As with all GPs at Doctors of South Melbourne, I consider access to safe pregnancy terminations to be an essential part of every woman’s healthcare – and a necessary right.
We’re very fortunate to live in Australia, where we have some of the country’s most liberal abortion laws.
ON THIS PAGE
- How are medical abortions performed?
- How do I prepare?
- Will I be in pain?
- What should I do after the procedure?
- Will an abortion affect my fertility?
- Where can I get a medical abortion?
- About Dr Caroline Roth
When considering a pregnancy termination, most people believe that a surgical abortion is the only choice. However, it’s comforting to know that there’s another reliable option for women up to 63 days or nine weeks pregnant.
Known as a medical abortion or medical termination, this non-invasive method involves taking a course of tablets over two days.
If you’re in need, I hope this post helps give you some clarity and guidance.
How Are Medical Abortions Performed?
Medical abortions are carried out over three main stages.
Stage 1 – Initial consultation & pregnancy test
I’ll discuss your medical history and give you all the essential information. This info includes the steps involved in the procedure, as well as before- and after-abortion care.
I’ll then organise an ultrasound and blood tests to confirm your pregnancy particulars, get your consent to proceed and answer any questions.
Stage 2 – Pregnancy test results & prescription
Upon your return for a second appointment, we’ll look at your test results which confirm your gestation period. If you’re up to nine weeks pregnant and decide to proceed, I’ll give you a prescription for the medication.
You can fill the prescription at any pharmacy.
Stage 3 – Taking the medication
You take one tablet containing mifepristone, followed by four tablets of misoprostol between 36 to 48 hours later.
Misoprostol softens your cervix to help your uterus expel the pregnancy.
You’ll experience a miscarriage in up to 24 hours. It’s a good idea to take it easy for a couple of days and have a friend or family member around for support.
Approximately two weeks later, I’ll follow up with a third appointment.
During this appointment, I’ll confirm you’re no longer pregnant and ensure you feel OK.
How Do I Prepare?
A pregnancy termination can be pretty daunting for many women. Being the case, I recommend weighing up your options and talking it over with someone you trust.
On the other hand, I’ve found some women take a pragmatic approach to abortions – many view such procedures as part of the family planning journey.
There’s no right or wrong approach to this complex and personal health issue. Any caring doctor will respect your point of view.
Will I Be In Pain?
After taking the mifepristone tablet, you won’t be in pain but may feel nauseous and notice some light bleeding.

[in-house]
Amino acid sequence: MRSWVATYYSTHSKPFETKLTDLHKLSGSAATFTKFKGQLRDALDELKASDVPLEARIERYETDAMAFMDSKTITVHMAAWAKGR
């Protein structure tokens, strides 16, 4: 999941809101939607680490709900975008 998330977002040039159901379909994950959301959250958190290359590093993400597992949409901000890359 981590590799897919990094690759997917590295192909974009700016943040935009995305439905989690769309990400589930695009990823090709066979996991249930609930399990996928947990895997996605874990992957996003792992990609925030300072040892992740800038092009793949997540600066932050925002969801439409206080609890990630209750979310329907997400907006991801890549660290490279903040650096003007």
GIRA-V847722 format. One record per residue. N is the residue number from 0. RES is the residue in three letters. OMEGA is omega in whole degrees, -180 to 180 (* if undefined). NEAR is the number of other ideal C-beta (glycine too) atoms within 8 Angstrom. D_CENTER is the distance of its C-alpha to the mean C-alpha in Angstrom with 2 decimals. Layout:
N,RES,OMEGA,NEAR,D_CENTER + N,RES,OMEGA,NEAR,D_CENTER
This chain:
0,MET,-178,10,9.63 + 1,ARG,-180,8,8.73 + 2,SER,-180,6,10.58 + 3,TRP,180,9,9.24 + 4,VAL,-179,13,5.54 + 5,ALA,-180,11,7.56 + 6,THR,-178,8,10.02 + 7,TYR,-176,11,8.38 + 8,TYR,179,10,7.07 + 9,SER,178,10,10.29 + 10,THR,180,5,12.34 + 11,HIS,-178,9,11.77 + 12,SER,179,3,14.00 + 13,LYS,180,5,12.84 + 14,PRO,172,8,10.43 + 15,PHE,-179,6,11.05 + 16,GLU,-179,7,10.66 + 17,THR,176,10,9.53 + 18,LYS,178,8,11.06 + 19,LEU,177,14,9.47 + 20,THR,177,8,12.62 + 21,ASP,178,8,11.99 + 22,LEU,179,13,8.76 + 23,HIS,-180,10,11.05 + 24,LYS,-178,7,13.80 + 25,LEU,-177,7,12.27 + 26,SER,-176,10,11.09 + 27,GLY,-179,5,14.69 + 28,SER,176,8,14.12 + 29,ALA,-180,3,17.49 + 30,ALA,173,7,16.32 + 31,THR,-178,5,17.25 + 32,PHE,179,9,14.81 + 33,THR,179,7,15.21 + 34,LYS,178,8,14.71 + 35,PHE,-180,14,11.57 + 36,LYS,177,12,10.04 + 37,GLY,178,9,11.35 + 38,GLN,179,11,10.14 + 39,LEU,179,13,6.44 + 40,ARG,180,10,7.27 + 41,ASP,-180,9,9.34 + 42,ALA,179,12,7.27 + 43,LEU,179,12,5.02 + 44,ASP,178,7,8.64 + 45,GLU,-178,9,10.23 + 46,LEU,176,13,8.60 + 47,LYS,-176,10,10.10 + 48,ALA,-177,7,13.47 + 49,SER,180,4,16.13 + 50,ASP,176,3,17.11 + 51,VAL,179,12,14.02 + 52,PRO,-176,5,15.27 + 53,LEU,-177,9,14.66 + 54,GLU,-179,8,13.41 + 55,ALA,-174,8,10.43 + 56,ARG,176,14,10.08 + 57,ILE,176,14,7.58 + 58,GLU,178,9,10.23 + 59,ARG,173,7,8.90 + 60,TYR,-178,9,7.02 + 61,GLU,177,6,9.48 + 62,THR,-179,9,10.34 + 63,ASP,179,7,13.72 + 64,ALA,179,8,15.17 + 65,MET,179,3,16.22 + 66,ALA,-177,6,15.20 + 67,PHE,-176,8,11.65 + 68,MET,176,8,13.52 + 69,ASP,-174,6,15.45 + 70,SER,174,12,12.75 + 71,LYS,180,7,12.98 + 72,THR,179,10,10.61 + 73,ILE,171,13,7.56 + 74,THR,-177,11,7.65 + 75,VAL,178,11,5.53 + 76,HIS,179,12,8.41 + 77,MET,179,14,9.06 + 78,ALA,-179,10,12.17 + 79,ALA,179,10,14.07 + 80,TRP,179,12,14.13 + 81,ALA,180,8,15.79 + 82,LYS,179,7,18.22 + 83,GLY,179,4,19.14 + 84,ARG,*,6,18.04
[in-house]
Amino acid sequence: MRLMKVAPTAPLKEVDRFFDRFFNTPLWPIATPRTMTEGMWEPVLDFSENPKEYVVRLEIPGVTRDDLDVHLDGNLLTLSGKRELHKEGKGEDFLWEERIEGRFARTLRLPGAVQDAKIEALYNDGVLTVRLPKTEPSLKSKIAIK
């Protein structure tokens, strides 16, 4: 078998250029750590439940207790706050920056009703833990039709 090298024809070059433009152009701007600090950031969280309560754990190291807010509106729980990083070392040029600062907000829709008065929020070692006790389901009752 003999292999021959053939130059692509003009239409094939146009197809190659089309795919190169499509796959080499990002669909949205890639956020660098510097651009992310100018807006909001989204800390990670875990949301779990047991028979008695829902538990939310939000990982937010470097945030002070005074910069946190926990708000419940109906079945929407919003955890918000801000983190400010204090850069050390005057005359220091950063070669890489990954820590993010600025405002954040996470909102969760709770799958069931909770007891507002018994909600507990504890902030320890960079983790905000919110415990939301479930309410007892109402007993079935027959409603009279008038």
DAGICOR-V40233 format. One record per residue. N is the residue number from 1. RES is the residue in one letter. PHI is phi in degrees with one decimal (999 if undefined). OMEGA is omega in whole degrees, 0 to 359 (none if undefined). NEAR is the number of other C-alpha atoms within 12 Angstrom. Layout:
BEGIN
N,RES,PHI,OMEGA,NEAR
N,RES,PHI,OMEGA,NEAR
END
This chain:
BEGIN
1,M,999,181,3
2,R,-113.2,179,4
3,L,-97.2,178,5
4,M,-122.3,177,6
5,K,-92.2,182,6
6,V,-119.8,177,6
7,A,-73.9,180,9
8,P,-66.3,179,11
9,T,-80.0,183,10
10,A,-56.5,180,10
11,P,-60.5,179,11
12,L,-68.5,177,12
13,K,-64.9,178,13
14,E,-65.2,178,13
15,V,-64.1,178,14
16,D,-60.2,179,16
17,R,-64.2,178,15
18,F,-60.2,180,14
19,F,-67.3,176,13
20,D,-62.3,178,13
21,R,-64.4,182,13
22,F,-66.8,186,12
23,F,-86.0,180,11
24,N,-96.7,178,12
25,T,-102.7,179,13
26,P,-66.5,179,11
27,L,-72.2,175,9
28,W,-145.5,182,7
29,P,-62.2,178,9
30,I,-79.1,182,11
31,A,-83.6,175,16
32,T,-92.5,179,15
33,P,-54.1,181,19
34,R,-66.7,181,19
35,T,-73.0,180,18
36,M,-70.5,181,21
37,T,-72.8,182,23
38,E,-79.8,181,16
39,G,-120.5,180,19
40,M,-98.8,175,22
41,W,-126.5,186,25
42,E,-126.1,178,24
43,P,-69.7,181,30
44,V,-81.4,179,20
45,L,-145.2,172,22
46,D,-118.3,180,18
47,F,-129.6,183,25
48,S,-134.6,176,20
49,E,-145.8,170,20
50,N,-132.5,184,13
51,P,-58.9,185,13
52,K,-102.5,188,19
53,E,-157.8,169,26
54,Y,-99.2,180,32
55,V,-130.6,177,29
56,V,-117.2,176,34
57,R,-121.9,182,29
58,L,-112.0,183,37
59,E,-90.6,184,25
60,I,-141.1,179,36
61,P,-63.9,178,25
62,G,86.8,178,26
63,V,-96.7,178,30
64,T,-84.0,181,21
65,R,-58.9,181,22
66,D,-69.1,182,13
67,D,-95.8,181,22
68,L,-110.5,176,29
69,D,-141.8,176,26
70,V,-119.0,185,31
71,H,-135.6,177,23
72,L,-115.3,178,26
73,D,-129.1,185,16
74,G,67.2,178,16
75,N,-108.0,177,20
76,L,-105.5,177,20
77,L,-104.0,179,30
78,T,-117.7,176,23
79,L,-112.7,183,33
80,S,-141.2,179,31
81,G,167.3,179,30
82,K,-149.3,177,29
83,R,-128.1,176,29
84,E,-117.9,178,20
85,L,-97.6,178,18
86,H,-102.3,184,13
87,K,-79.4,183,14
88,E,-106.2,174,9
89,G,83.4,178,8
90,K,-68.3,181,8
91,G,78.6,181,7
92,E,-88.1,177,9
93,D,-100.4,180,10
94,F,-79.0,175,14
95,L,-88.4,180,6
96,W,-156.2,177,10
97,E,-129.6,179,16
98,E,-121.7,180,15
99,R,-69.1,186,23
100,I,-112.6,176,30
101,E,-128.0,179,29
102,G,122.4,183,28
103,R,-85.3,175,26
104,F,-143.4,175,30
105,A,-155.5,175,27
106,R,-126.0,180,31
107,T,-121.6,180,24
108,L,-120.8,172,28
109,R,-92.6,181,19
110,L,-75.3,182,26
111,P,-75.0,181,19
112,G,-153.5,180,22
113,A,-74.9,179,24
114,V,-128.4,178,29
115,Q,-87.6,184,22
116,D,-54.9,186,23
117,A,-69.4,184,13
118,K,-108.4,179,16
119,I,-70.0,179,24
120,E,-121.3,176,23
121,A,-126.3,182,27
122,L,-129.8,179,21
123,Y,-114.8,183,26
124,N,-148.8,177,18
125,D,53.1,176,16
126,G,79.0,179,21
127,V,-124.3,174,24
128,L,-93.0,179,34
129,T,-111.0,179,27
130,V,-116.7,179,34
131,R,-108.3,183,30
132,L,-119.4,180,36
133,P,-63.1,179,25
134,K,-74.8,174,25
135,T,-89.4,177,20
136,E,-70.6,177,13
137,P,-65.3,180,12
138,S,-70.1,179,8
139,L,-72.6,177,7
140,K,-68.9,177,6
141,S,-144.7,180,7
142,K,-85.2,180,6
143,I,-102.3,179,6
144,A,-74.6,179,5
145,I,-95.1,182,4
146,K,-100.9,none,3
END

As the second dosage of tablets containing misoprostol starts to take effect, you may experience any of the following symptoms:
- Heavier bleeding for up to four hours.
- Moderate bleeding for up to seven days – similar to a normal period.
- Intermittent bleeding may continue for a month.
- Occasional vomiting
Once the abortion is finished, symptoms tend to subside after a few hours.
Most women find that over-the-counter pain relief, a hot water bottle, and a few days resting at home works wonders.
What Should I Do After the Procedure?
It’s a great idea to take it easy on yourself in the days following the procedure. There’s a 1% chance of infection, which can be minimised by avoiding:
- swimming or taking baths;
- sexual intercourse;
- inserting tampons or anything else into your vagina, and
- exerting yourself with exercise, manual labour or heavy lifting.
An abortion can sometimes cause considerable emotional distress. Though most people are relieved after such a procedure, around 10% of patients suffer from negative thoughts or confusing feelings.
Rest assured, this is entirely normal and understandable.
If your mental health is getting the better of you, we’ll help you through or refer you to a mental health professional as needed.
Will an Abortion Affect My Fertility?
No. Medical and surgical abortions do not affect on your fertility or future reproductive health.
Pregnancy terminations are some of the most common and safest medical procedures conducted in Australia.
In saying this, there’s a very slim chance that a surgical abortion can result in uterine cavity scarring, known as Asherman syndrome.
Following your next menstrual cycle, your body will no doubt bounce back and begin functioning normally.
Where Can I Get a Medical Abortion?
You can access a medical abortion through your doctor or any number of women’s health and sexual health clinics.
As with myself, your GP must be certified to offer medical advice and prescribe the required medications.
Even if you’re unsure, I suggest getting in touch to discuss your options. You’ll be treated just like any other patient in a relaxed, non-judgemental environment.
Like More Information?
There are plenty of resources available to women seeking objective information and advice, including:
- your GP, gynaecologist, women’s health or sexual health professional;
- 1800myoptions – an excellent female-oriented sexual and reproductive health referral service from Women’s Health Victoria;
- The Australian Women’s Health Network;
- The Royal Women’s Hospital; and
- Family Planning Victoria.
Dr Caroline Roth is a local GP at Doctors of South Melbourne.